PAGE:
BOOKISH REINVENTION Bookish, that small, stylish bookstore at 1816 Euclid Ave., has shut its doors after just one year in operation. Gina Davidson, its owner, whose sense of whimsy permeated the store, said the neighborhood was challenging. She tended to get “coincidental” shoppers – those who were on the way to get pizza and stumbled on the store. But Davidson is not leaving the business entirely. She is turning Bookish into a mobile bookstore in an Airstream trailer and plans to do pop-up events. The idea came to her when she had a pop-up store at Uncharted: The Berkeley Festival of Ideas in October last year. It was a huge success: she sold $2,000 worth of merchandise that day compared to $80 in sales at the store. “Doing a pop-up event made me realize I was in the wrong location to make sales,” said Davidson. She hopes to find an Airstream soon and be on the road by late January or early February. She has already booked a space for the Bay Area Book Festival the first weekend in June and is considering other venues, such as Off the Grid. The closure of Bookish is the end of an era for that stretch of Euclid. Signal Books occupied that space, which became Analog Books from about 2005 until 2012. Then Laurie Fox, a literary agent, opened Bookish and sold it to Davidson in late 2013. The space will soon become an eyebrow-waxing and threading salon, according to Davidson.
TAIWAN RESTAURANT SHUTTERED Taiwan Restaurant at 2071 University Ave. shut its doors at the end of December after 42 years in business. The Lin family, which has run the place (well-known for its distinctive purple façade) told the East Bay Express that it was unable to secure a long-term lease with its landlord. That’s not the case, said John Gordon, of Gordon Commercial Real Estate, which holds the master lease on the building. The family was offered a long-term lease but turned it down, said Gordon. Regardless of the cause, the closure brings to an end an important piece of Berkeley history. When Taiwan Restaurant opened, it was the first in that part of town and the first to sell Taiwanese dishes like beef noodle soup and Chinese fried donuts. Jason Wu, a third-generation Lin family member, told the Express the family is planning to look for another location. Gordon said the space will be renovated and combined with a business next door.
NEW: ISTANBUL RUG Istanbul Rug, one of the largest carpet retailers and wholesalers in northern California, moved its main showroom from San Francisco to 1551 University Avenue a few months ago. Esref Teker, the owner, is a third-generation Turkish carpet dealer (the family still has a rug store in Istanbul) and his 20-something son is already active in the business. Teker completely redid the 9,000-square foot building, the former home of a martial arts studio. He installed struts of beautiful vintage wood on the ceiling and a warm brown cement floor. Istanbul Rugs imports hand-dyed, hand-tied rugs from Turkey, India, Iran, Tibet, and other parts of the Middle East and Asia. It also sells Oriental and modern rugs of its own design. The store’s mezzanine is filled with antique silk Persian carpets, (including one from the 18th century) kilims, as well as other carpets.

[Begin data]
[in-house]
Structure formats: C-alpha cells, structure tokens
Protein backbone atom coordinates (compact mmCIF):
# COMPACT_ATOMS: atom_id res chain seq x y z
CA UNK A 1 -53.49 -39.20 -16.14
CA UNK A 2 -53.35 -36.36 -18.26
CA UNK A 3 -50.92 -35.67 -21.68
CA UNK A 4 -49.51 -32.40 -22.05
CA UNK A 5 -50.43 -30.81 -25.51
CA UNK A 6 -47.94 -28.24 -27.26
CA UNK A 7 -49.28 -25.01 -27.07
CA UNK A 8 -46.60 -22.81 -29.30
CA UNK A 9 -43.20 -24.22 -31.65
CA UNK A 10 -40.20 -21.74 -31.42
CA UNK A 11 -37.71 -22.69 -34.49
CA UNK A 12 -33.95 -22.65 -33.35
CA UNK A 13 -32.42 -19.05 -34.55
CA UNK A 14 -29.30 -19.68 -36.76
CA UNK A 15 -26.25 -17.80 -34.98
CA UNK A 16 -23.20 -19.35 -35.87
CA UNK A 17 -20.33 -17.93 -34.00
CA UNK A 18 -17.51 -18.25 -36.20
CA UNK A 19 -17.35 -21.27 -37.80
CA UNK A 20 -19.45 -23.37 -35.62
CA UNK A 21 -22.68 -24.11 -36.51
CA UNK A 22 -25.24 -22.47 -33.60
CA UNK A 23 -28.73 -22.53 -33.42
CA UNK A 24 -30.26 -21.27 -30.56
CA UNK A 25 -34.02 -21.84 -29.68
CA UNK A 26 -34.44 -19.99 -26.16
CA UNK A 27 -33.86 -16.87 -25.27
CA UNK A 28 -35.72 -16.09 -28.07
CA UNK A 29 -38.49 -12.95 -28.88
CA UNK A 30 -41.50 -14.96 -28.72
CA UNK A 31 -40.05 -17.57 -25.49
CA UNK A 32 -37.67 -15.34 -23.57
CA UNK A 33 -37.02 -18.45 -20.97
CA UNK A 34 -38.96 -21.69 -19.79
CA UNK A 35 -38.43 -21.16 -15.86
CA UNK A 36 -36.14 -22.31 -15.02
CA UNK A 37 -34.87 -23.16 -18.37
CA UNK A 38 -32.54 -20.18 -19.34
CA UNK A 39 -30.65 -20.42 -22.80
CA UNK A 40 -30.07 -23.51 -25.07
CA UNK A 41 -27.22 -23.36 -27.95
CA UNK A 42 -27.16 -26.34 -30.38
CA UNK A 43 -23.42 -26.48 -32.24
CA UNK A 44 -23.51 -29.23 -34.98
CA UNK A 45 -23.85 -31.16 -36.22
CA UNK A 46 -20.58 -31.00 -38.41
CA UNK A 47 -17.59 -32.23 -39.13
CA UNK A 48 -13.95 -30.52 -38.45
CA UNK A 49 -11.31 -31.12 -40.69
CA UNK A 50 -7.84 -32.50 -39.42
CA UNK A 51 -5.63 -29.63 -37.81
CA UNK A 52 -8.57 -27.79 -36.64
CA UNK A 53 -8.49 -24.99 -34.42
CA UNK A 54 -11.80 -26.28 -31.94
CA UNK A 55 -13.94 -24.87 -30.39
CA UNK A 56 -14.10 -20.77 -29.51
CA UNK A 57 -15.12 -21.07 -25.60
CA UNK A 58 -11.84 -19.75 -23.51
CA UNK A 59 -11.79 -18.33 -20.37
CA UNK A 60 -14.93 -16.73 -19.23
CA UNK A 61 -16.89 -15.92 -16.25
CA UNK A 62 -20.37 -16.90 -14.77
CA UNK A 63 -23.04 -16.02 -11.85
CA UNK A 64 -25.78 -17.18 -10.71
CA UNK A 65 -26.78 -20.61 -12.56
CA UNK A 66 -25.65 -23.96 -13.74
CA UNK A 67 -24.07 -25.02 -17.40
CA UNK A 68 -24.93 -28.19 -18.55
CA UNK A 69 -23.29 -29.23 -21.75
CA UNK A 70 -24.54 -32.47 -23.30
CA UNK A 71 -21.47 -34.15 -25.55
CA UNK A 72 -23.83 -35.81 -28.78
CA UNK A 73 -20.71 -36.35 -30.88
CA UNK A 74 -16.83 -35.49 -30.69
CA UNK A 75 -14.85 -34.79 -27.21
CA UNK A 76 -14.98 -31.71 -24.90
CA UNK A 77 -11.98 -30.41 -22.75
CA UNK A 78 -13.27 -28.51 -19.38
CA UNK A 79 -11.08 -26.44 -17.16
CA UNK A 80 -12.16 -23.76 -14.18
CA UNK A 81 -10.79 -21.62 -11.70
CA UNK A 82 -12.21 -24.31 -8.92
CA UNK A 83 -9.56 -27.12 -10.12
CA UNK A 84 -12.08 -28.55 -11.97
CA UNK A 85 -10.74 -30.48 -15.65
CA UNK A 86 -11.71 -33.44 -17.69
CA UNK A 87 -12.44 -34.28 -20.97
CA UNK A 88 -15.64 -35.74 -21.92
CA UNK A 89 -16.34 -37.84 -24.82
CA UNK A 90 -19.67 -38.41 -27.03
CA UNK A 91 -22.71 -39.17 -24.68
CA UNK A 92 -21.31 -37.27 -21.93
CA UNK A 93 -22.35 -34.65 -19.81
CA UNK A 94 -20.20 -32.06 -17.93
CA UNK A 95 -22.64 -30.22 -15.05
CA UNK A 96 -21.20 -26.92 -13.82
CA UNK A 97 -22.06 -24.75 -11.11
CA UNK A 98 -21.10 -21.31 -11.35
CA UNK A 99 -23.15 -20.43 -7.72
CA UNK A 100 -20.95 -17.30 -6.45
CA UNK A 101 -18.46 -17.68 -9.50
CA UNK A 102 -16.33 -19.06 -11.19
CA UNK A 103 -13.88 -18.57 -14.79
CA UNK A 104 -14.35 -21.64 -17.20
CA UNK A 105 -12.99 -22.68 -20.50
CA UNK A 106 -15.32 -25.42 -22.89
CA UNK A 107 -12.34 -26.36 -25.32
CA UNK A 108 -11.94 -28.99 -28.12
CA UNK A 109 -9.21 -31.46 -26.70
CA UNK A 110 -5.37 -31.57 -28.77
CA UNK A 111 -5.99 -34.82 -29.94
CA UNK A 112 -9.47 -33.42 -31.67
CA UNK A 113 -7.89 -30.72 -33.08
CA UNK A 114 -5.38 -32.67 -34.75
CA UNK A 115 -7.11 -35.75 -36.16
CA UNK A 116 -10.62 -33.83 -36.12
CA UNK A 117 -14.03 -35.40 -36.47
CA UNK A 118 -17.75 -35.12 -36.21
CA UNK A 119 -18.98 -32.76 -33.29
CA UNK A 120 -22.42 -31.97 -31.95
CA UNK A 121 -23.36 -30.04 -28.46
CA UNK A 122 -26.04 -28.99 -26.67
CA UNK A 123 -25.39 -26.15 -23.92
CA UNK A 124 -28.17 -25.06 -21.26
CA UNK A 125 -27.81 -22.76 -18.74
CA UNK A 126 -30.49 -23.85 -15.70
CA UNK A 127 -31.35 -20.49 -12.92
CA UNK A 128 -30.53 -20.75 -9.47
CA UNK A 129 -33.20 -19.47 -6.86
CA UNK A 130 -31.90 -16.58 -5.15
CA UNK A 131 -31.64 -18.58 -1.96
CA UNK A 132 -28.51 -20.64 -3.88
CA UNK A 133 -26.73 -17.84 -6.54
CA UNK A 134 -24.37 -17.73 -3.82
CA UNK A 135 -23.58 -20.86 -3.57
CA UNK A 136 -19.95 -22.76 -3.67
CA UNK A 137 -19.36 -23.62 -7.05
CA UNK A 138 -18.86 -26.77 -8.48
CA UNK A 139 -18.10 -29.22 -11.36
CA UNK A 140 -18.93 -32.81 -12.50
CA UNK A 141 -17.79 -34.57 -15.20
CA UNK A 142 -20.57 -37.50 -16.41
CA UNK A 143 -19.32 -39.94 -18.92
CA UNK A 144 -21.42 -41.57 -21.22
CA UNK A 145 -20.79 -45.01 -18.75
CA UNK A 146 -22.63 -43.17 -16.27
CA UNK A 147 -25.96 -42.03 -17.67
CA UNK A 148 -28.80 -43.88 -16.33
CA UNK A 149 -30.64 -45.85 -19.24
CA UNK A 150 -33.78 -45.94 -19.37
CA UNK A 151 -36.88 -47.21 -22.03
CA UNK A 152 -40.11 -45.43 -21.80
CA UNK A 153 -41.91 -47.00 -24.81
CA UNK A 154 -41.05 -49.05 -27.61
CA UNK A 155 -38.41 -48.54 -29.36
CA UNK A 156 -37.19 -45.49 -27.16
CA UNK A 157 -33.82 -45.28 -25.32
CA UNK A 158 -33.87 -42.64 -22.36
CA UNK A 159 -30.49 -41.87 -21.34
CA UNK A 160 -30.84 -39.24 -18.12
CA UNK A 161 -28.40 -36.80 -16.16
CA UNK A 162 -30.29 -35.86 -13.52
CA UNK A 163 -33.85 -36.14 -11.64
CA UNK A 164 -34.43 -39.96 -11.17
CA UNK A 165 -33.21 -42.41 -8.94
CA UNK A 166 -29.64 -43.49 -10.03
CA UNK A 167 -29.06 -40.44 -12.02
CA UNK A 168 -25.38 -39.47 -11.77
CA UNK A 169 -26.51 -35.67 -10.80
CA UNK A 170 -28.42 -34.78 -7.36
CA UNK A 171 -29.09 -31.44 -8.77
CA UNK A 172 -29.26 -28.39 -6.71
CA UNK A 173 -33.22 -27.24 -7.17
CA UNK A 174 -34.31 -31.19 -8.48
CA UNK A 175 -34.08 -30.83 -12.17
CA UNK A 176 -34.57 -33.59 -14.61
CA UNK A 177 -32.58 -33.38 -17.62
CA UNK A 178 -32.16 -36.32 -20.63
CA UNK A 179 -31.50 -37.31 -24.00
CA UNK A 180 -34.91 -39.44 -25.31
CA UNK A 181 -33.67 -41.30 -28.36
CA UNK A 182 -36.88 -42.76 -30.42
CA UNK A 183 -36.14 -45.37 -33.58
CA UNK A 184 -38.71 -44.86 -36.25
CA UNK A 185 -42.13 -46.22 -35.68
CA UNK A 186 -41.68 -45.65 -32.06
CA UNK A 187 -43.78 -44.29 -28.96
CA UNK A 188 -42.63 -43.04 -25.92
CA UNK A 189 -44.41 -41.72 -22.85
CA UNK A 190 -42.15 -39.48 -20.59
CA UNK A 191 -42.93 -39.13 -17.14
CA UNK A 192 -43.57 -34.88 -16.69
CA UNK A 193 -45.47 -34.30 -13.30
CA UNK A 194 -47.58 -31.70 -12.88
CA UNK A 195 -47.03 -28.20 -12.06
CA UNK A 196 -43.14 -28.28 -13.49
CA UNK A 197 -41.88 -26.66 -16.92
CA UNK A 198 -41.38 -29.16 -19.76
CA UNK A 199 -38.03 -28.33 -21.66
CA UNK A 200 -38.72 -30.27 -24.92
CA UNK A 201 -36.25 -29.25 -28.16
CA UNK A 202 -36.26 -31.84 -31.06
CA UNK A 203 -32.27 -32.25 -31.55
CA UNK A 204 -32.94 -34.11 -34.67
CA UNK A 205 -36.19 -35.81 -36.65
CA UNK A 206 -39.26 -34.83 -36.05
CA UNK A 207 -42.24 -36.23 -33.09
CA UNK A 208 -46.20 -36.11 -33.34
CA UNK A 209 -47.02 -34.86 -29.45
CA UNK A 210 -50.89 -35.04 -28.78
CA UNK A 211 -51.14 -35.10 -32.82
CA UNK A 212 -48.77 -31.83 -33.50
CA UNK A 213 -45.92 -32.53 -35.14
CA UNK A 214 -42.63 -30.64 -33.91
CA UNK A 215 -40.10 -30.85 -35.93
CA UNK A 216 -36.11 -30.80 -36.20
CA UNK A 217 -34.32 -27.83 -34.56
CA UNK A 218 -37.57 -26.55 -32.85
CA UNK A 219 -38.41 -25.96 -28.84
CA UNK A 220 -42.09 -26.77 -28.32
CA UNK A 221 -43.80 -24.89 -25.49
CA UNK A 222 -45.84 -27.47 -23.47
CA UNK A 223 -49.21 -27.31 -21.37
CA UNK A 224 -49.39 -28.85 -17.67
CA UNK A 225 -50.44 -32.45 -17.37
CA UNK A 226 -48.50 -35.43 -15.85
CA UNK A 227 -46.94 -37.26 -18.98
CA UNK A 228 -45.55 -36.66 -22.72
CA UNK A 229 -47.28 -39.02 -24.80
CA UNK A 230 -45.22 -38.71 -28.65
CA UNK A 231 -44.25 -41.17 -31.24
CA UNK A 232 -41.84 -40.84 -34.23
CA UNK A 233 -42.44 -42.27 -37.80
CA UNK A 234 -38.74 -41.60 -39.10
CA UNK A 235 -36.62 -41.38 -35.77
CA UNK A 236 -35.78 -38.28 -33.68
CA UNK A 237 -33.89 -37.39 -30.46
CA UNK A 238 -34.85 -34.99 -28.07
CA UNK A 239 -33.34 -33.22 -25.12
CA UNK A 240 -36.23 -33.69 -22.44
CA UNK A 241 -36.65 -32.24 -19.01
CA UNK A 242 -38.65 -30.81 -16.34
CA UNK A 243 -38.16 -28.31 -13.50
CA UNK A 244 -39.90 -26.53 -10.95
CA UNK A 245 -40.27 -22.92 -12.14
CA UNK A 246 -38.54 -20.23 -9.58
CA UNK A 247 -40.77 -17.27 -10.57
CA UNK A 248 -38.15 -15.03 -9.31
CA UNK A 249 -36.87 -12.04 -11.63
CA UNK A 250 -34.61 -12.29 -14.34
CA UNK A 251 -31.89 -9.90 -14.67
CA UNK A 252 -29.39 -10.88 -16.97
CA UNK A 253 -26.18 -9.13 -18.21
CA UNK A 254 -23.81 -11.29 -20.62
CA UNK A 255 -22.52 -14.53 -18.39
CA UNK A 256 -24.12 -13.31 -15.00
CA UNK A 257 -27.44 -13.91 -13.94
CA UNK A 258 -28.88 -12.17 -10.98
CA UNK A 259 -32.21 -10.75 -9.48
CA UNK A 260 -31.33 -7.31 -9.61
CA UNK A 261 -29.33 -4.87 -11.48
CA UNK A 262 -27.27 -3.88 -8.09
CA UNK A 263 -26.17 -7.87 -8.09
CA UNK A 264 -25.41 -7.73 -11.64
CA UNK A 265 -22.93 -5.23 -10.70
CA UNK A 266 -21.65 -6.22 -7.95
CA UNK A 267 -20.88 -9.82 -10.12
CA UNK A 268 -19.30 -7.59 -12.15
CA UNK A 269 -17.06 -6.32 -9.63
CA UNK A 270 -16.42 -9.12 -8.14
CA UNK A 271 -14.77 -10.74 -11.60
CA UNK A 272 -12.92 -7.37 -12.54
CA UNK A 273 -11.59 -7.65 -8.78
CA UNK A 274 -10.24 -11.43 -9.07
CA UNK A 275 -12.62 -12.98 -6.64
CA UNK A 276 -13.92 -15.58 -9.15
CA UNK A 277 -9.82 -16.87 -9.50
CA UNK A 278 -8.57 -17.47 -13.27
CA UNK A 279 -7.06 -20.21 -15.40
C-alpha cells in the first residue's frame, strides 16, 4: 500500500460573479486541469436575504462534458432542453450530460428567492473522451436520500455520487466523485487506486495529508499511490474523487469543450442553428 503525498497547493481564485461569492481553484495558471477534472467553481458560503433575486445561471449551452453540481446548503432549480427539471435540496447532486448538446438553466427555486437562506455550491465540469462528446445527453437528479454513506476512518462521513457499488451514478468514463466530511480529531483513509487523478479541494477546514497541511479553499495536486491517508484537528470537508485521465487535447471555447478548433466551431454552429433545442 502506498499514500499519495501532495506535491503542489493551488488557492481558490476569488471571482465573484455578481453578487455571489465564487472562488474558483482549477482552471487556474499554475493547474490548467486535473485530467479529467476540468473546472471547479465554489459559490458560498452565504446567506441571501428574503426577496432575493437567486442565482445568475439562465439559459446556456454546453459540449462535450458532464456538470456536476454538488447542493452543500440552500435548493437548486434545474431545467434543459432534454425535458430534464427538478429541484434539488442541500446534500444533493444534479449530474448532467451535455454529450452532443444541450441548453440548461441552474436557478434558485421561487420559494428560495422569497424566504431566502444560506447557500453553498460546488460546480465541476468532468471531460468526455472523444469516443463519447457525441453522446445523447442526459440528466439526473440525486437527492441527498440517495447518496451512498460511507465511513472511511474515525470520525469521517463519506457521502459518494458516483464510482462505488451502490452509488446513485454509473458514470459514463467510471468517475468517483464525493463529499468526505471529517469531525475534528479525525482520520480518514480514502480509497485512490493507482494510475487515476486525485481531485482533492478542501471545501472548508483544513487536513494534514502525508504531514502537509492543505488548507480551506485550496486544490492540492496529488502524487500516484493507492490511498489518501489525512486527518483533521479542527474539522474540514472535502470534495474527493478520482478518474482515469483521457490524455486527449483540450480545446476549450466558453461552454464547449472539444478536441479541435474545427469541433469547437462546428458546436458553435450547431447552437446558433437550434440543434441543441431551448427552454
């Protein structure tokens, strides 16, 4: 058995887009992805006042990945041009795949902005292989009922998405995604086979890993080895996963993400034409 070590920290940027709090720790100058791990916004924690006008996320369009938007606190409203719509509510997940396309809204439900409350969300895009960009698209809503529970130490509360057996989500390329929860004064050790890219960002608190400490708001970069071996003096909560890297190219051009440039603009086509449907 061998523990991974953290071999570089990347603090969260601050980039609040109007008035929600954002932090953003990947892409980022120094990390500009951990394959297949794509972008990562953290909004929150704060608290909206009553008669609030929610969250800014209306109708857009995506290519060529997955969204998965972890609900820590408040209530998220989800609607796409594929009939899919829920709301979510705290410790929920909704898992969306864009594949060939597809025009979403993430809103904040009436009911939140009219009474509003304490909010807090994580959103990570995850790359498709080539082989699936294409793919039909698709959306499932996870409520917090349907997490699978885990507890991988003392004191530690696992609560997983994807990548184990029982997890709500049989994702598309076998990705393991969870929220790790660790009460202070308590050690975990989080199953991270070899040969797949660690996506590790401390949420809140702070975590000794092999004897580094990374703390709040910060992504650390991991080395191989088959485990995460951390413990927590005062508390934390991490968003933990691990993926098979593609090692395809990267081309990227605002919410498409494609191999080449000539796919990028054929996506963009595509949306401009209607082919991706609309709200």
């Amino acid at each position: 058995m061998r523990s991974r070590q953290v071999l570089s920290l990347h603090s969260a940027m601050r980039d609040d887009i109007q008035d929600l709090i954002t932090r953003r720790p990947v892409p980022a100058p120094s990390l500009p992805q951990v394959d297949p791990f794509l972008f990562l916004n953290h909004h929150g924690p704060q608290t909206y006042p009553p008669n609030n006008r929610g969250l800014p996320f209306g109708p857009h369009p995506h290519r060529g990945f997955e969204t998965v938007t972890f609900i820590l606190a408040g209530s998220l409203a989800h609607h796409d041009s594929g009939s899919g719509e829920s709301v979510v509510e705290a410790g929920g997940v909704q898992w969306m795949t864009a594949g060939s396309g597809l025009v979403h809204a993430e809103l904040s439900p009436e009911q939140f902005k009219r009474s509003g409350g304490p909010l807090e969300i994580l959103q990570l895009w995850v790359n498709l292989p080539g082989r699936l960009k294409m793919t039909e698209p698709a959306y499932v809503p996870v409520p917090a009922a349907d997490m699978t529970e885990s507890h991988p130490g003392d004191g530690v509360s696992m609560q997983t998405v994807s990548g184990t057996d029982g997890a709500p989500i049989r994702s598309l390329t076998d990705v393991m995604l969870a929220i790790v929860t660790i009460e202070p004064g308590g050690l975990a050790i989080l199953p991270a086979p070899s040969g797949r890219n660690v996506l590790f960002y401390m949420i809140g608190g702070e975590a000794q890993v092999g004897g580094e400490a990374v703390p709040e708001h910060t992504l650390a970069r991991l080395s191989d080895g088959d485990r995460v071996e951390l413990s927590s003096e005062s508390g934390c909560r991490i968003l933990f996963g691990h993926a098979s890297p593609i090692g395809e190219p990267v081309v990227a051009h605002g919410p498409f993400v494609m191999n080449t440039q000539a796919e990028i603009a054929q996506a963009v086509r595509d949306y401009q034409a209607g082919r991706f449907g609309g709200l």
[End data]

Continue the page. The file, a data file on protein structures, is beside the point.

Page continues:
NEW: A UNIQUE TEA STORE Walk into the new Luna Tea Company at 2493 Telegraph Ave. and you will find teas not available anywhere else. The owner, Jenni Curtice, blends all of them herself – not a huge surprise, she says, because she grew up with a mother who was a certified herbalist. Curtice sells black, green, white and herbal teas, and the biggest seller is Tea.K.O, a blend of chamomile, passionflower, valerian, catnip and peppermint. It helps people relax, said Curtice, something that is at a premium in our rushed world. This is Curtice’s first brick-and-mortar store. For years she sold tea online and had dreams of opening a teashop in San Francisco. But skyrocketing rents made that idea unrealistic. Then one day she saw an ad for the Telegraph Avenue space on Craigslist, called up new owner, Ito Ripsteen, and in record time had signed a lease. She opened Luna Tea Company on Dec. 5. For now, Curtice only sells tea in bulk, but she would like to add a tea house. “I want to have a space where people can come in, sit down, relax and enjoy the whole experience tea brings,” she said. Zoning codes don’t allow that now (Telegraph Avenue has maxed out its quota for quick-serve spots), but Curtice plans to try and get city permission. Curtice, who studied painting at San Jose State, is also turning a portion of her store into an art gallery, and it should open this week or next. Her motto is “Brewing community through art.”
Shop Talk is our regular column in which we post updates on Berkeley businesses. If you’re a Berkeley business with news, or a Berkeleysider who has spotted a change in your neighborhood or on your travels, shoot us an email with the details. Read previous Shop Talk columns, and check out Bites for the latest East Bay restaurant news.